“The conditions at Veracruz were disastrous,” he recalls. “As a result, I had to ensure I ran tactically to achieve my objective. I adjusted my pace so that I simply stayed with the group as the race developed until the right time to attack and go. The decision, therefore, to leave it late was deliberate, informed by the prevailing hot and humid conditions. I had to avoid making a mistake of attacking early in the race which would have led to dehydration.”

Tergat mounted his attack in the final kilometre and proved too strong for the opposition, registering a time of 1:03:47 to hold off Tanzanian teenager Phaustin Baha Sulle by a second. Jifar, a further two seconds adrift, earned a second successive World Half Marathon Championships bronze medal.

The time may have been modest – due to the intense heat and humidity – but it was a sweet win for Tergat who, unlike in 1999, also helped secure team success for Kenya in Mexico, a place of historic running significance to his country.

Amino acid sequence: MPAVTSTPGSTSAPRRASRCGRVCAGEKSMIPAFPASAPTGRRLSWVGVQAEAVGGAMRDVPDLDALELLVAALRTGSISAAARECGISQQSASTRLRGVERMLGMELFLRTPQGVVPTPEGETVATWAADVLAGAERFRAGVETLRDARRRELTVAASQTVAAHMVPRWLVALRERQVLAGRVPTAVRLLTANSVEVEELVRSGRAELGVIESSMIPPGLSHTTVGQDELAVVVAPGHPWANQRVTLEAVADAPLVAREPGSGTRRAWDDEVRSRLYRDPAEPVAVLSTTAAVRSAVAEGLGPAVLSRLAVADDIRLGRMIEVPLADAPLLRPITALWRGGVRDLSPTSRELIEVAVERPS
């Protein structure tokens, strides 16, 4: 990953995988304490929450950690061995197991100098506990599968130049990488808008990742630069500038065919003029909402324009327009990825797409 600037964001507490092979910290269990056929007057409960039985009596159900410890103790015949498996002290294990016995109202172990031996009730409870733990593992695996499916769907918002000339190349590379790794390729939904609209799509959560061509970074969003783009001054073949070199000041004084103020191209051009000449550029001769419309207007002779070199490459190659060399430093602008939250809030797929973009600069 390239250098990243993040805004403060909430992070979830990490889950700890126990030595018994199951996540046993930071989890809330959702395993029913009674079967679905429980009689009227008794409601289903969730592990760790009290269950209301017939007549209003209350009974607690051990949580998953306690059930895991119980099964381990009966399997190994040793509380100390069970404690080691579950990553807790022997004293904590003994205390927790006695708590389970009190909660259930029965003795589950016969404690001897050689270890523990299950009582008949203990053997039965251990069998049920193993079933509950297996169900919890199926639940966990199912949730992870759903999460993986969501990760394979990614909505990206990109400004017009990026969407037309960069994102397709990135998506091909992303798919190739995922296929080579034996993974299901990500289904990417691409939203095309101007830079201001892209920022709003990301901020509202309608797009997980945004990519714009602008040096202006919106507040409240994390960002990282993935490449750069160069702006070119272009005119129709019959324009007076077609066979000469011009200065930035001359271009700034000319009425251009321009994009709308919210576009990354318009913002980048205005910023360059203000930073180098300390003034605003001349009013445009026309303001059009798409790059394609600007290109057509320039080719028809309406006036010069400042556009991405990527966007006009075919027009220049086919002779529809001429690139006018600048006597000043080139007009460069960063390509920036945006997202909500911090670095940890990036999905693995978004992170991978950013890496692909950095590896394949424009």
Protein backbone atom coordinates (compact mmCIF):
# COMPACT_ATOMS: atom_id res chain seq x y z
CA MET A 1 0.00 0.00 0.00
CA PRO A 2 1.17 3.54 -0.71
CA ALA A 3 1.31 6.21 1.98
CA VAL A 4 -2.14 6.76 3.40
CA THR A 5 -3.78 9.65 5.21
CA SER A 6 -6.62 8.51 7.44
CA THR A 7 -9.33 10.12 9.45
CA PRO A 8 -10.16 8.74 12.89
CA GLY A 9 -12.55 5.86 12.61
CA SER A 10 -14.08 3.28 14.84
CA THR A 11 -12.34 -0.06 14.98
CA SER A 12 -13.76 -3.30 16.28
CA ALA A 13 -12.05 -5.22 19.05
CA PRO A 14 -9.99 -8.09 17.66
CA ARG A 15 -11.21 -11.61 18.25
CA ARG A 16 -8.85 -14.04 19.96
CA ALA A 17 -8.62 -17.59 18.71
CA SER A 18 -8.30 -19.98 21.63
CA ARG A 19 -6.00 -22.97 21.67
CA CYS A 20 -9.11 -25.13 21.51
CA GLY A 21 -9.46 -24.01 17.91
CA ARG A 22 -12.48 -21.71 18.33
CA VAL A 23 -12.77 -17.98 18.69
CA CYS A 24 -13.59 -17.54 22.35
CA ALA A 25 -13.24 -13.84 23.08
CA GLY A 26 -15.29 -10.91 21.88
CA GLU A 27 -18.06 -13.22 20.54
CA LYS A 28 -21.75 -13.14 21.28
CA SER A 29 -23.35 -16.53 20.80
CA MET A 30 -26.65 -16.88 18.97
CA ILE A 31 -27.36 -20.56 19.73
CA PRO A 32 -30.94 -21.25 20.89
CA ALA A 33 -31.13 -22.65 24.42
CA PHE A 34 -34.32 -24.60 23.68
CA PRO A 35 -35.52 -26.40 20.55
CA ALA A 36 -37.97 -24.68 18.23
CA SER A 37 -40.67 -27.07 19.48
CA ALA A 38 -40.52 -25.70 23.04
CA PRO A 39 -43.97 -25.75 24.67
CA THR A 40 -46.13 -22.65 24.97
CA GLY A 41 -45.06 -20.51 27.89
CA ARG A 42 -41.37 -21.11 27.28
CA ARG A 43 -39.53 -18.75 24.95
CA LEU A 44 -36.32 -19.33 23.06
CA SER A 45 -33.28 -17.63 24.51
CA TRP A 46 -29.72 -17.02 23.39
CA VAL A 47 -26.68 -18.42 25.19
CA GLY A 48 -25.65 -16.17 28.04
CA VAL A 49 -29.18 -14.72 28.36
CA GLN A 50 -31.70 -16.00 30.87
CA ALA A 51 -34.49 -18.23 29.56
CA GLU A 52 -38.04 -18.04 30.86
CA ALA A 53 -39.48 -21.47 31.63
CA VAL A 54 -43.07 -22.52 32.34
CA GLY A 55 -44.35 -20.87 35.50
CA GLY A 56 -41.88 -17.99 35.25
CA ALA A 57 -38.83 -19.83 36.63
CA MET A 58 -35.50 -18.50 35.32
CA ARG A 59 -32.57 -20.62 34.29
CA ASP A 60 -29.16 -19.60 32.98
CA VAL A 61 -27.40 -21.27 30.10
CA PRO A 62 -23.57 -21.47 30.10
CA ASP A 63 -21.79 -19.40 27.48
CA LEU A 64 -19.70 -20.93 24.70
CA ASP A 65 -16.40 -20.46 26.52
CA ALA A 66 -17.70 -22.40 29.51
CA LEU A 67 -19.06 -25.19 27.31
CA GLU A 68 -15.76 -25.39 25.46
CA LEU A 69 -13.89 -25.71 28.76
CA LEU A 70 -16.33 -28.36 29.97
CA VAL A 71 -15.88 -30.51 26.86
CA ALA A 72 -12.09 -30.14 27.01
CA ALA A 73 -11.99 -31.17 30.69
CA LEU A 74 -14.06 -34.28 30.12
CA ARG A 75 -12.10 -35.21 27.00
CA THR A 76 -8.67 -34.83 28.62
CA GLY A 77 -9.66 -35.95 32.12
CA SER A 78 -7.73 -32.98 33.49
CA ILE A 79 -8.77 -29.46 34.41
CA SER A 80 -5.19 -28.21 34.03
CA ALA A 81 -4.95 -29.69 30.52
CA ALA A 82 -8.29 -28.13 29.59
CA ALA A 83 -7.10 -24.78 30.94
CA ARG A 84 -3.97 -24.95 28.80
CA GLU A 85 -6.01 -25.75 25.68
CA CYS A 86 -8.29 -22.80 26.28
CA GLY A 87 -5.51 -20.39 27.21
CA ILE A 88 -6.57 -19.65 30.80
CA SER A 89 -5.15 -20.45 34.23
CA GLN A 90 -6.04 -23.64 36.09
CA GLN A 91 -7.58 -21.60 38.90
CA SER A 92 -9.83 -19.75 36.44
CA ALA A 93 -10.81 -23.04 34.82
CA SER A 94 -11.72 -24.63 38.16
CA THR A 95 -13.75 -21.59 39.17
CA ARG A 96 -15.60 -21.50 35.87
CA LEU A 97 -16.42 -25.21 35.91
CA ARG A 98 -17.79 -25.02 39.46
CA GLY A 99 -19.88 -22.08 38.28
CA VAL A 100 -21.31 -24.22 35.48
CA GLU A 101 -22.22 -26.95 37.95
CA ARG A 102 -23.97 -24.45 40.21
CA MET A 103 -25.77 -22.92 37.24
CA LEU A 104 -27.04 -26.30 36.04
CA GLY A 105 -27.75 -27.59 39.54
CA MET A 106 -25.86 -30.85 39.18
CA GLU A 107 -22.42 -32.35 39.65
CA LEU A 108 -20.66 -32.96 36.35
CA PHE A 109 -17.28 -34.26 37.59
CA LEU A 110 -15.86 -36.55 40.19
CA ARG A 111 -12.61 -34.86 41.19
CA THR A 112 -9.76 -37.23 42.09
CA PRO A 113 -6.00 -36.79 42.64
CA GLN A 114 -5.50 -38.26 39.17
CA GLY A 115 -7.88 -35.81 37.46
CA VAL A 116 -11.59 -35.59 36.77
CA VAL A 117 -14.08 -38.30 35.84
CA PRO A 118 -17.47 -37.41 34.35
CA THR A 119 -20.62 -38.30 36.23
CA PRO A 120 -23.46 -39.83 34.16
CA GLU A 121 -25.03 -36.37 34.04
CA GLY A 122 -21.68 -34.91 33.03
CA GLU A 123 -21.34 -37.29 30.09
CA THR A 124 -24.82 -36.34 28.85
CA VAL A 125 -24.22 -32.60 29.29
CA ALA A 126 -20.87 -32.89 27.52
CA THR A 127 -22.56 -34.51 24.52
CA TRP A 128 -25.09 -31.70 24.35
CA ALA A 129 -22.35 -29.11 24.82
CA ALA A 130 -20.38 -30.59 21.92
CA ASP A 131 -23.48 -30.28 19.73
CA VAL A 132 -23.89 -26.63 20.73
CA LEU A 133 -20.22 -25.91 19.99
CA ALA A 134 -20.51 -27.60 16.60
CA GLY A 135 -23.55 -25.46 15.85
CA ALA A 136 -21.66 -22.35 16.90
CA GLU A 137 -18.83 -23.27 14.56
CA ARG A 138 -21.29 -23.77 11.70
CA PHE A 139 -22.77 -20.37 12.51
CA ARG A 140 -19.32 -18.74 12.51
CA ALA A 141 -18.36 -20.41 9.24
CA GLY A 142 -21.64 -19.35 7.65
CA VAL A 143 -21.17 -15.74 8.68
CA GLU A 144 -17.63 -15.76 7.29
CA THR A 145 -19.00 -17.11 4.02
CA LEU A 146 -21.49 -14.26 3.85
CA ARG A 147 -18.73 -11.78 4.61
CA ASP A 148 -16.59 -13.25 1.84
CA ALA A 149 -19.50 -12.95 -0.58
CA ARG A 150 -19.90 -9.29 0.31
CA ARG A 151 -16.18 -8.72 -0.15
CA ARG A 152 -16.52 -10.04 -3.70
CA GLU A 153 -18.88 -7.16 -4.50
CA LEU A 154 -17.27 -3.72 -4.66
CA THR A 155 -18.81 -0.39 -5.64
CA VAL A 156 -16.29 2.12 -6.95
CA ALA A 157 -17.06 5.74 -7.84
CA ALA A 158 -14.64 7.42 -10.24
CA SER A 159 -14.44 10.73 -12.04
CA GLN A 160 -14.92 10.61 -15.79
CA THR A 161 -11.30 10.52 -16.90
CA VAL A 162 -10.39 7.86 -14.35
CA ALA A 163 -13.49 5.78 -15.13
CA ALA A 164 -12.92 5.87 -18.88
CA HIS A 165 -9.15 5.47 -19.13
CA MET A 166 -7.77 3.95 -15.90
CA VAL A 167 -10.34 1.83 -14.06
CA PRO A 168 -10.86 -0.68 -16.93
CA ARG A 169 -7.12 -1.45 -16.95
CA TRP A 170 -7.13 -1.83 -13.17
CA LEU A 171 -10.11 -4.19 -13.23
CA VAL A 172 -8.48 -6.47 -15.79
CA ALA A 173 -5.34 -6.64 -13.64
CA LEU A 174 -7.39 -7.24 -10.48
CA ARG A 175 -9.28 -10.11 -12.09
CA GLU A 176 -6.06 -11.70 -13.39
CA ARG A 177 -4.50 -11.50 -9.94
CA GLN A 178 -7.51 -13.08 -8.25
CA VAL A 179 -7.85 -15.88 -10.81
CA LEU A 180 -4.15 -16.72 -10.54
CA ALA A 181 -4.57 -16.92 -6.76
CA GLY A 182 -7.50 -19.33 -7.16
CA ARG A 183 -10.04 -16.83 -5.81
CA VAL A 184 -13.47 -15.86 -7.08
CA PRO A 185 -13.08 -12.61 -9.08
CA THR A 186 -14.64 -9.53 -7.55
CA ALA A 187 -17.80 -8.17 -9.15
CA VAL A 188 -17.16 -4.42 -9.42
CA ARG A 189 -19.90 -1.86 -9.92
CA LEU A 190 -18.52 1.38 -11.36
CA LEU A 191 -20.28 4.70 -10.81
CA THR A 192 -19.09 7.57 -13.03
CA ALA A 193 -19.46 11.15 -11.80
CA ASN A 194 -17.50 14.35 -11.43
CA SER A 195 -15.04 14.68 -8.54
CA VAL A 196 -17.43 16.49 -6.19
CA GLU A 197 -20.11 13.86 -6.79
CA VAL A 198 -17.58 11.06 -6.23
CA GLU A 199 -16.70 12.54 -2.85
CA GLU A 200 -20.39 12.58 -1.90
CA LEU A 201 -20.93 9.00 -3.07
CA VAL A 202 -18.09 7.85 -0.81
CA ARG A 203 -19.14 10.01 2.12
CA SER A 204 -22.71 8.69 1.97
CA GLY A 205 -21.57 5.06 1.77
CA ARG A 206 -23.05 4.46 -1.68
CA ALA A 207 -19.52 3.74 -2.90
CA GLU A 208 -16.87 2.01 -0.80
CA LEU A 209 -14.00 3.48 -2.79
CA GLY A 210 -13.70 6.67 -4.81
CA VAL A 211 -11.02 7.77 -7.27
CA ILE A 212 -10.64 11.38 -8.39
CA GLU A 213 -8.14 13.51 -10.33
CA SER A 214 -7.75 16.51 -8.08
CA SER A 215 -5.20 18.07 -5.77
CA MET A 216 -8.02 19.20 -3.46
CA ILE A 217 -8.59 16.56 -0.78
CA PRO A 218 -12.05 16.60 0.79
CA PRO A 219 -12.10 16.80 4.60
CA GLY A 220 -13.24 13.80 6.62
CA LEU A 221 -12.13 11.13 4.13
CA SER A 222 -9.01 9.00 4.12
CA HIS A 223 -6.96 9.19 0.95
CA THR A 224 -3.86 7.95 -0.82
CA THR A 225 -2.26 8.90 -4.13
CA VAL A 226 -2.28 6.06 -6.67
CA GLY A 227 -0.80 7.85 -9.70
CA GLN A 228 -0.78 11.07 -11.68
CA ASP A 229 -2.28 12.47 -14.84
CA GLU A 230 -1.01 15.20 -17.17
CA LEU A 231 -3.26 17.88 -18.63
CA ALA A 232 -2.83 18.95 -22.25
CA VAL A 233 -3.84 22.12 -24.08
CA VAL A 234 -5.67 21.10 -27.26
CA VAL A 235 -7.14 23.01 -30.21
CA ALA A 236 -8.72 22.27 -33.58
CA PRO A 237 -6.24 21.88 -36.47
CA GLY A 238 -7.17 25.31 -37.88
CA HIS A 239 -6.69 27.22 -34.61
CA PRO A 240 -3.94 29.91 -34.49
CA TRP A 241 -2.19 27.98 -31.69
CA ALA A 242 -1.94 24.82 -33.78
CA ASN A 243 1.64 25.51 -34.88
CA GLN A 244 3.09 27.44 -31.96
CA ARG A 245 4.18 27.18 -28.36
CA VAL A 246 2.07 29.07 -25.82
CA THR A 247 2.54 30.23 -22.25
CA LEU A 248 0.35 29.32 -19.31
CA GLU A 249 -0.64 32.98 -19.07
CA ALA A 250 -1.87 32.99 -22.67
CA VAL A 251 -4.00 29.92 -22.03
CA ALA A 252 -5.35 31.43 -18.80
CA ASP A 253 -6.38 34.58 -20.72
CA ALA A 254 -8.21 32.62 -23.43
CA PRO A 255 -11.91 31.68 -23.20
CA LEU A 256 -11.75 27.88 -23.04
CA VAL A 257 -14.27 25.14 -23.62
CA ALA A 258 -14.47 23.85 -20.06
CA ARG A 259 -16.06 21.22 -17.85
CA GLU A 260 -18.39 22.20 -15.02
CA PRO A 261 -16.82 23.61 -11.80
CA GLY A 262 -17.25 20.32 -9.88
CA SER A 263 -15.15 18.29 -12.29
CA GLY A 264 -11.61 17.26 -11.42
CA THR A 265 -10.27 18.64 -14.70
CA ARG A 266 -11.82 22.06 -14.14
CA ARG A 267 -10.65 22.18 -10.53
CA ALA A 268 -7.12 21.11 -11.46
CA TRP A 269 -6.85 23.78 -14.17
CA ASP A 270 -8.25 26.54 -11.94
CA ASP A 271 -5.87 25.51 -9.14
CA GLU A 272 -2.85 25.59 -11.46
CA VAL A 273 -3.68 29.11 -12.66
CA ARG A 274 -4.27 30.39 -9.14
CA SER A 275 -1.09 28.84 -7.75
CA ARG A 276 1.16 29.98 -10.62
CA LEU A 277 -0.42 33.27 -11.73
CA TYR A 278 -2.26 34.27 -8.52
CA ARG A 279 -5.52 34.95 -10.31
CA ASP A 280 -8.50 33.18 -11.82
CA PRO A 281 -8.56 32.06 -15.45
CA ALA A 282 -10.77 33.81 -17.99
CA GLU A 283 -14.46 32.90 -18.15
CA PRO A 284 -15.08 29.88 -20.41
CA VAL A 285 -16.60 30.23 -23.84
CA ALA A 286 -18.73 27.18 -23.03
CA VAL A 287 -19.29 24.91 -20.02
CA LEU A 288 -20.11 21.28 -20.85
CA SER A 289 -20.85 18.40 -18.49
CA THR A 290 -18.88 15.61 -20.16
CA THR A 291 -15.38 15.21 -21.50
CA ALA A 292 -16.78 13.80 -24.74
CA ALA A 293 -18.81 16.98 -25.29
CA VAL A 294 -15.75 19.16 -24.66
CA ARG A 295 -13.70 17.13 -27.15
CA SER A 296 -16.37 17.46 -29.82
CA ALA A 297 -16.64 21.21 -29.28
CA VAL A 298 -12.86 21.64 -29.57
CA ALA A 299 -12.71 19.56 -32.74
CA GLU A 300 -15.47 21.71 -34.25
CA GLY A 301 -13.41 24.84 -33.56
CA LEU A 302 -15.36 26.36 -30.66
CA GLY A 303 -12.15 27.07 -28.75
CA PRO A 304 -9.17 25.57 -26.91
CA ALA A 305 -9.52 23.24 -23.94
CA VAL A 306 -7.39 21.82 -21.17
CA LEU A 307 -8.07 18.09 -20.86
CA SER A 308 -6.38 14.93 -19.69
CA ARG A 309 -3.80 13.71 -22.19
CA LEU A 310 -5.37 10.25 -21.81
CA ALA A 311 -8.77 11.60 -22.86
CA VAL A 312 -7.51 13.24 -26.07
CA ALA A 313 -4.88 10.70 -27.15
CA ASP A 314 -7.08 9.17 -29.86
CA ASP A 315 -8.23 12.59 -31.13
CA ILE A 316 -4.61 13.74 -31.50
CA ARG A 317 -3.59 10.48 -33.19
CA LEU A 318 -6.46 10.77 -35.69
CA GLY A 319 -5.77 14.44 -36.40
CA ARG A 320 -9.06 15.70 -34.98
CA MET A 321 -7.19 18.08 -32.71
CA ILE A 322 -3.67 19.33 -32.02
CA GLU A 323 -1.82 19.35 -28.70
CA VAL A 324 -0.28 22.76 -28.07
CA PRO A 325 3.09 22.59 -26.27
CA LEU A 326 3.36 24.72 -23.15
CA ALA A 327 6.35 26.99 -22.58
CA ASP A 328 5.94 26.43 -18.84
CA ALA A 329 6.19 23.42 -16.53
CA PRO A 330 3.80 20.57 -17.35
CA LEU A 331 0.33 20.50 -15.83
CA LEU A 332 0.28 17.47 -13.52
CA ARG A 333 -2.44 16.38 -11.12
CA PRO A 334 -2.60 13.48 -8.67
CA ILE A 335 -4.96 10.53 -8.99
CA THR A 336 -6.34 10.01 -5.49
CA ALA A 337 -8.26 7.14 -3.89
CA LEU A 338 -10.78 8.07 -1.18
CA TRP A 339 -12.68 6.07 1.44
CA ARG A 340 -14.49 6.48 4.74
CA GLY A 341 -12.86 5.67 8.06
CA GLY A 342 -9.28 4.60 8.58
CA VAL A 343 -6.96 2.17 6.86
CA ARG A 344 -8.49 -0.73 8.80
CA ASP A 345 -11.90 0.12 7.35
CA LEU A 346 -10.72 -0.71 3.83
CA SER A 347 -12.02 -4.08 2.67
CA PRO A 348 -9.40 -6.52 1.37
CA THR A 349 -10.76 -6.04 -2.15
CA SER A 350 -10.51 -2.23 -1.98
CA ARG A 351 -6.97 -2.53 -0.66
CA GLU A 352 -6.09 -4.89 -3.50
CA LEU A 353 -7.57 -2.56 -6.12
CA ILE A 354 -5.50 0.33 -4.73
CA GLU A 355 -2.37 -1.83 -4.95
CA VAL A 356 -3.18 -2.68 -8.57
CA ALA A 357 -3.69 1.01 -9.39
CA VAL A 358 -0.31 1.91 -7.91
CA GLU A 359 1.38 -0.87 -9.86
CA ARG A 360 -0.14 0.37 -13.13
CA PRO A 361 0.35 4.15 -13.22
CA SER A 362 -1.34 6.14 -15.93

“The victory was not just of special significance but was very sentimental as well,” he explains. “This is where our legendary athlete Kipchoge Keino became the first Kenyan to participate in an Olympic Games. Being here was like a ‘homecoming’, a visit to the land where our father of athletics brought to our motherland a lot of fame and honour.”

His success over the half marathon distance provided him with the confidence to launch a hugely successful marathon career. In Berlin in 2003 he set a world marathon record of 2:04:55 – a mark which was to last four years – and he later triumphed at the New York City Marathon.

But among his welter of titles and world records, the World Half Marathon Championships will always retain a special place in his heart.

“The half marathon is the mid distance between 10km and the marathon and this gives it a special place to athletes who want to move up to the full marathon,” says Tergat. “If an athlete can handle this transition successfully by way of wins and posting good times, then they are on their path to a good debut and performance at the marathon. That is why it remains a very special event.”

Steve Landells for the IAAF